Aaron Blumer's picture

EditorAdmin

So what is the moral case for an approach to voting that enables more wrong and more bad outcomes than less wrong and less bad outcomes?

The question makes assumptions I don't accept, namely that outcomes are always the primary consideration--or even that outcomes are always a consideration at all. Part of my thesis is that there are things that are wrong to do regardless of outcomes. That is, there is no outcome that can justify them. In those situations, the question of outcomes is off the table entirely.

So one way to answer the question is "there isn't one, but that's not really relevant... because right vs. wrong doesn't always work that way."

This is why I've tried to boil the debate down to a couple of key ideas:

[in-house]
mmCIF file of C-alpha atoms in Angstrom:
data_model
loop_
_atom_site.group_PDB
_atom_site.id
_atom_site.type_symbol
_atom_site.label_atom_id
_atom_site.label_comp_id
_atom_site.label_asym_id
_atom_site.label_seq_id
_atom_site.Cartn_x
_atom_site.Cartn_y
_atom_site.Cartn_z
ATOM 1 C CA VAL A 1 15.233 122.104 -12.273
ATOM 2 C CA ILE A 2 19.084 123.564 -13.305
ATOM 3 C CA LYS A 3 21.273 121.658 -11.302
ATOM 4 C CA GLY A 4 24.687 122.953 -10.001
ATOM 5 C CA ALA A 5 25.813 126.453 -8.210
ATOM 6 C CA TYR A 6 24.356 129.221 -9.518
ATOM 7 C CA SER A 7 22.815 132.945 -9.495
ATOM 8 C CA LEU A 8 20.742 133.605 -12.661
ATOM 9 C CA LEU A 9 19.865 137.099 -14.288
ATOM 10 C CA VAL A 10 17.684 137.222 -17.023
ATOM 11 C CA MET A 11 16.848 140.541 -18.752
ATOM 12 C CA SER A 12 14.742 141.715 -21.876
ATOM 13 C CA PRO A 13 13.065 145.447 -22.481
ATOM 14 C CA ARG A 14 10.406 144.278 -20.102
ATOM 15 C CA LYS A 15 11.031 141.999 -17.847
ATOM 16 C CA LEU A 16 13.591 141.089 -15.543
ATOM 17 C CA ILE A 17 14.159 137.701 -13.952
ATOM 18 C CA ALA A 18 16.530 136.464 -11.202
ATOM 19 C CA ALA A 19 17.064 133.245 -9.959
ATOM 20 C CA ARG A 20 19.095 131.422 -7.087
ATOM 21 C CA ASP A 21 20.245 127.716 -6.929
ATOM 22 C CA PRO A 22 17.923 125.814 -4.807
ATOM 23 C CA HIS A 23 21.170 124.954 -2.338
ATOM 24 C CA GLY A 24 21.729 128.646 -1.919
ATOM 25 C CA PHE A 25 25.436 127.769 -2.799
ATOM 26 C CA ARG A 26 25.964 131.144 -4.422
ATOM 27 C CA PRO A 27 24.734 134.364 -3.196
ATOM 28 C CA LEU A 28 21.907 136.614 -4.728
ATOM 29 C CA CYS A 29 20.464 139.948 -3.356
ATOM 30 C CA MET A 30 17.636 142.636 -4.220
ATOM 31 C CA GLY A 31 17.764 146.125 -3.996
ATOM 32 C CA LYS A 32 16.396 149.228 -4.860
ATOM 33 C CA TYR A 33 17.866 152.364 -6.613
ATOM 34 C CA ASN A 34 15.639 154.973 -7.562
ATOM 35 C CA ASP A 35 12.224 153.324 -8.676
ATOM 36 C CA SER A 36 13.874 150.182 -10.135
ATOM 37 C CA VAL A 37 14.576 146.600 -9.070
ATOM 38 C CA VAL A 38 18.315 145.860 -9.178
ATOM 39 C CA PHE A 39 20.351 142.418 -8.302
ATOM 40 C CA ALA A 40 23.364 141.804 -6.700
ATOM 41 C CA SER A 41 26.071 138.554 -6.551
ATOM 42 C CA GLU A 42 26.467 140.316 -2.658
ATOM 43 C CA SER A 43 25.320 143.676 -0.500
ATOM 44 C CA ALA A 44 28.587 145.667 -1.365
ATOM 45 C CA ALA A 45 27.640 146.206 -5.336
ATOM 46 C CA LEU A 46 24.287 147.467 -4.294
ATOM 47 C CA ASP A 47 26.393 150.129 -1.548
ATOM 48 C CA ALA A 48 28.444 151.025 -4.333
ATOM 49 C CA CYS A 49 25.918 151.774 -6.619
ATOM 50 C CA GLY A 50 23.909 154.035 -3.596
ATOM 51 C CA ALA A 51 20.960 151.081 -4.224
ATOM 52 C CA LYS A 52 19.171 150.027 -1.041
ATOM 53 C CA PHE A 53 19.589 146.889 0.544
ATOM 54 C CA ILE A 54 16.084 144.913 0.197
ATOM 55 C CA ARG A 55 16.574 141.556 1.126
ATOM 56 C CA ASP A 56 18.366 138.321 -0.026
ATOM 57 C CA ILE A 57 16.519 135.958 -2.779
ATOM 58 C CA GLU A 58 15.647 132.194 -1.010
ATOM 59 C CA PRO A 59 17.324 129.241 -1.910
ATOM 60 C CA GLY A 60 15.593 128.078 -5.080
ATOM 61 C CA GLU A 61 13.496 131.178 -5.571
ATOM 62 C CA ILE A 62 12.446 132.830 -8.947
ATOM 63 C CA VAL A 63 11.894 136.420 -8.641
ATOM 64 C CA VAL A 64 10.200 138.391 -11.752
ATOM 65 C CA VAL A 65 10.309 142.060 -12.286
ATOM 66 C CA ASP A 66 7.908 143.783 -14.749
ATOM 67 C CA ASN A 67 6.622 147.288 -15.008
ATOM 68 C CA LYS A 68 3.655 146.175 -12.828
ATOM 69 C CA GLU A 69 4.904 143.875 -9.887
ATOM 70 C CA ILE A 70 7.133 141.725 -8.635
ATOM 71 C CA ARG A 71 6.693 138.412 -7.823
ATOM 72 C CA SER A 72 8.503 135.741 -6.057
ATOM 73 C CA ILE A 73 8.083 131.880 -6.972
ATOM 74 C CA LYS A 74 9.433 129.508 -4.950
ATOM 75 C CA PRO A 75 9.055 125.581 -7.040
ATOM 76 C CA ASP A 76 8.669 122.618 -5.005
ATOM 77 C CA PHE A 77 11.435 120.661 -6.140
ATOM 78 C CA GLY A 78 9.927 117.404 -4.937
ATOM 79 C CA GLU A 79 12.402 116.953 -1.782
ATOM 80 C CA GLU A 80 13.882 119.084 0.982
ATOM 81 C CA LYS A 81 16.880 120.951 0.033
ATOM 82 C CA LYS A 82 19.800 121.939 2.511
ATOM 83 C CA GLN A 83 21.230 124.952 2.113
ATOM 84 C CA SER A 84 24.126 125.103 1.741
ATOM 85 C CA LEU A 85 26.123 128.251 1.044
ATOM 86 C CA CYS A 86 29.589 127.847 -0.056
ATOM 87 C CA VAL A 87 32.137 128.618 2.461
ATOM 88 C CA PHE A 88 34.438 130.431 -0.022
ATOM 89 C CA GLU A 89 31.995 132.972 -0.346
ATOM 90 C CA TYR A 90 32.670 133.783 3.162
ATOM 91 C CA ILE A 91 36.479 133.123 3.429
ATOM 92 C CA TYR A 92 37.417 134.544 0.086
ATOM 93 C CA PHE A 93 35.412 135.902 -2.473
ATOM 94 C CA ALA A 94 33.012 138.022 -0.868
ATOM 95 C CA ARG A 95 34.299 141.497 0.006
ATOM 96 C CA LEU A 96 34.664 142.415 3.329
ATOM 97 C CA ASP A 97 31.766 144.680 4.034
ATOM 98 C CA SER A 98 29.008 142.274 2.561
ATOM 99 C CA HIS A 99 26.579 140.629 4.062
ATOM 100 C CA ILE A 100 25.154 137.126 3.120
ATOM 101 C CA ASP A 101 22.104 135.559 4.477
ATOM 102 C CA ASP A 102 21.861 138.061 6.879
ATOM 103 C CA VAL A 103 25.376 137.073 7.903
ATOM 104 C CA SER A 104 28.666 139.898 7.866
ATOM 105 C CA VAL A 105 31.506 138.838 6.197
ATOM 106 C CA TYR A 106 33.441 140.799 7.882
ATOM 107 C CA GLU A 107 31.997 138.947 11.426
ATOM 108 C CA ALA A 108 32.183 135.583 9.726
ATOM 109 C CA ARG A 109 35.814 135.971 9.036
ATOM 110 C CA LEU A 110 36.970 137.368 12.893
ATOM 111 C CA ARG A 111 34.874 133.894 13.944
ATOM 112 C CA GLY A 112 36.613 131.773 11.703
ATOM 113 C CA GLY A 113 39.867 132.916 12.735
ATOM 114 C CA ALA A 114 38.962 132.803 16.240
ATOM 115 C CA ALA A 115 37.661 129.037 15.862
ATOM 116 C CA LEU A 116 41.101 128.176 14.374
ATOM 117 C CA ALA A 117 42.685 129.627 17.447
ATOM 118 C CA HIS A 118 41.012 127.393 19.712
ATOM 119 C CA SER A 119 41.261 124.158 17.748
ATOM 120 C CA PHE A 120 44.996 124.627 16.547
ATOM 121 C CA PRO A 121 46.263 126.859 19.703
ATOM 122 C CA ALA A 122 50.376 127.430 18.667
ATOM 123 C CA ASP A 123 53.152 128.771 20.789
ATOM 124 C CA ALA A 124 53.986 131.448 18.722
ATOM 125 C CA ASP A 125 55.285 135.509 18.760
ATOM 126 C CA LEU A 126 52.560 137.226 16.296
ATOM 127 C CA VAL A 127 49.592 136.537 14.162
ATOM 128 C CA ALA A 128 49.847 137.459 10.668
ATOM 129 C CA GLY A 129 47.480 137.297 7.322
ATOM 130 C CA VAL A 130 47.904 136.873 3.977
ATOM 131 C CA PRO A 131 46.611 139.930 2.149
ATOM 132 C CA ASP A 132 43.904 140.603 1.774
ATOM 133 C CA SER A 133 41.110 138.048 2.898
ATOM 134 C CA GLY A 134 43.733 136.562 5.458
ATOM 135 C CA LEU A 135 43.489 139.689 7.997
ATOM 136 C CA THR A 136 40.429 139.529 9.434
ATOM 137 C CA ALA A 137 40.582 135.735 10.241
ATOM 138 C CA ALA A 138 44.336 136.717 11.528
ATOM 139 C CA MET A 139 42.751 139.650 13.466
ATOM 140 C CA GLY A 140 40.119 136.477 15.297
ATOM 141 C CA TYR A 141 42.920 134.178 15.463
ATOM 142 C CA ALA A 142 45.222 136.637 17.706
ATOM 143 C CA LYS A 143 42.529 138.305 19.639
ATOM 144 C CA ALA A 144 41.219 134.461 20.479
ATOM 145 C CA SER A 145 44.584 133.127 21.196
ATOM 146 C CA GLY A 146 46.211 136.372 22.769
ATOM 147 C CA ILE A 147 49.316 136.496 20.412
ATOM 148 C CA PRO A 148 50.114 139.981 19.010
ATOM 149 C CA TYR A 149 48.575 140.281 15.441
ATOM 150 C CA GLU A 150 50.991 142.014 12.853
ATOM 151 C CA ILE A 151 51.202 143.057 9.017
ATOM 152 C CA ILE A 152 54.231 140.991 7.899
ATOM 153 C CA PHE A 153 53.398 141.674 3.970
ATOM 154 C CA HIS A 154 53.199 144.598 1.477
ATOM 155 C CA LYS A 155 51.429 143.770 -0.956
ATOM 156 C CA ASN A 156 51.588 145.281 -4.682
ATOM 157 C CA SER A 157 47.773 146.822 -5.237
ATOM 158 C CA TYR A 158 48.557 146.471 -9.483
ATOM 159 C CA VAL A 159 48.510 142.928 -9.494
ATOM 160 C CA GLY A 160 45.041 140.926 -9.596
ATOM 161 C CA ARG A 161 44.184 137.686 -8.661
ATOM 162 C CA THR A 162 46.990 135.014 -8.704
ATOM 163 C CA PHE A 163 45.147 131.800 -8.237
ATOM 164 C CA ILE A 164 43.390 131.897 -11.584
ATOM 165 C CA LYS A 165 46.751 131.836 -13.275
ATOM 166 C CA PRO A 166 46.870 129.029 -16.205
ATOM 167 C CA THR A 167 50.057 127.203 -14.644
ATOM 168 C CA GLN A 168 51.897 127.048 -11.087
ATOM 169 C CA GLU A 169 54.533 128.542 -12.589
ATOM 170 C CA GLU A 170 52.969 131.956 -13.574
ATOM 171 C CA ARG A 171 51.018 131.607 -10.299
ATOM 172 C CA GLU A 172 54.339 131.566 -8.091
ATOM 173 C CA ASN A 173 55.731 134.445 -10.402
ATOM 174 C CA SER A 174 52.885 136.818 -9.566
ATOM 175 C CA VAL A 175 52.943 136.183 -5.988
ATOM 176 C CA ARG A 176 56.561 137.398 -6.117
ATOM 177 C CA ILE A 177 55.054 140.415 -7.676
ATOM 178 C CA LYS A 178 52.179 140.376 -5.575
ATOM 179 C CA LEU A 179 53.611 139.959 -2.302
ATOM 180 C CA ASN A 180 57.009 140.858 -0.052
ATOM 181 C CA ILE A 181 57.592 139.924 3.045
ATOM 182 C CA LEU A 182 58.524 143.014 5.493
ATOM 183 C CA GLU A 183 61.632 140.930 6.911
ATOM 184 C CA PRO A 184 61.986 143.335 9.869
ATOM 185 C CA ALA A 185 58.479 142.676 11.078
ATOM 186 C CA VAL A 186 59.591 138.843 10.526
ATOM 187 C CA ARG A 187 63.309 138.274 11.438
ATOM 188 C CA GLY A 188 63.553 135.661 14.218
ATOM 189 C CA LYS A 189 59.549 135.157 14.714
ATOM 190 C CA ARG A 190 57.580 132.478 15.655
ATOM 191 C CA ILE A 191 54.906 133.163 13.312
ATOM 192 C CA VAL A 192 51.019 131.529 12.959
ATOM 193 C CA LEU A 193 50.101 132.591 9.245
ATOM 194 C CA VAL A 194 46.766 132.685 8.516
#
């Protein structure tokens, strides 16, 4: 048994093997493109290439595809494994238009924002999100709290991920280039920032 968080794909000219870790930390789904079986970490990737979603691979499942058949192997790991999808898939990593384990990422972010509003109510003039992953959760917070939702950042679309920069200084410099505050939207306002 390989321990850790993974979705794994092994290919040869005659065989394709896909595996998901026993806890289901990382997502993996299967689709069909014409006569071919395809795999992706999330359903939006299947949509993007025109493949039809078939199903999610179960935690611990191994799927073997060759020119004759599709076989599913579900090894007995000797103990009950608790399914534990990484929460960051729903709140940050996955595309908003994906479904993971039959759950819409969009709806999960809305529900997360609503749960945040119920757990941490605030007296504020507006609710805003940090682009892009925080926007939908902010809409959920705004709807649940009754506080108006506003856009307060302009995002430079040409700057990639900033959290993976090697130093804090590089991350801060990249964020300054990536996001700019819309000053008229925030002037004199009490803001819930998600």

Can there such a thing as a candidate so messed up it would be wrong to put him in power regardless of the alternatives? If the answer is yes, then what needs developing is a clearer picture of where the line should be drawn. If one's answer is no, there's an even more fundamental question: are there any actions that are wrong regardless of outcomes? If the answer to that is yes, then where work needs to be done is figuring out what kinds of things are in that category. If the answer is no...  I'd suggest starting over with a blank slate and building an ethical system from the ground up, starting with the question What are "right" and "wrong" and how are they determined? (For Christians, that question at least should be very easy to answer.)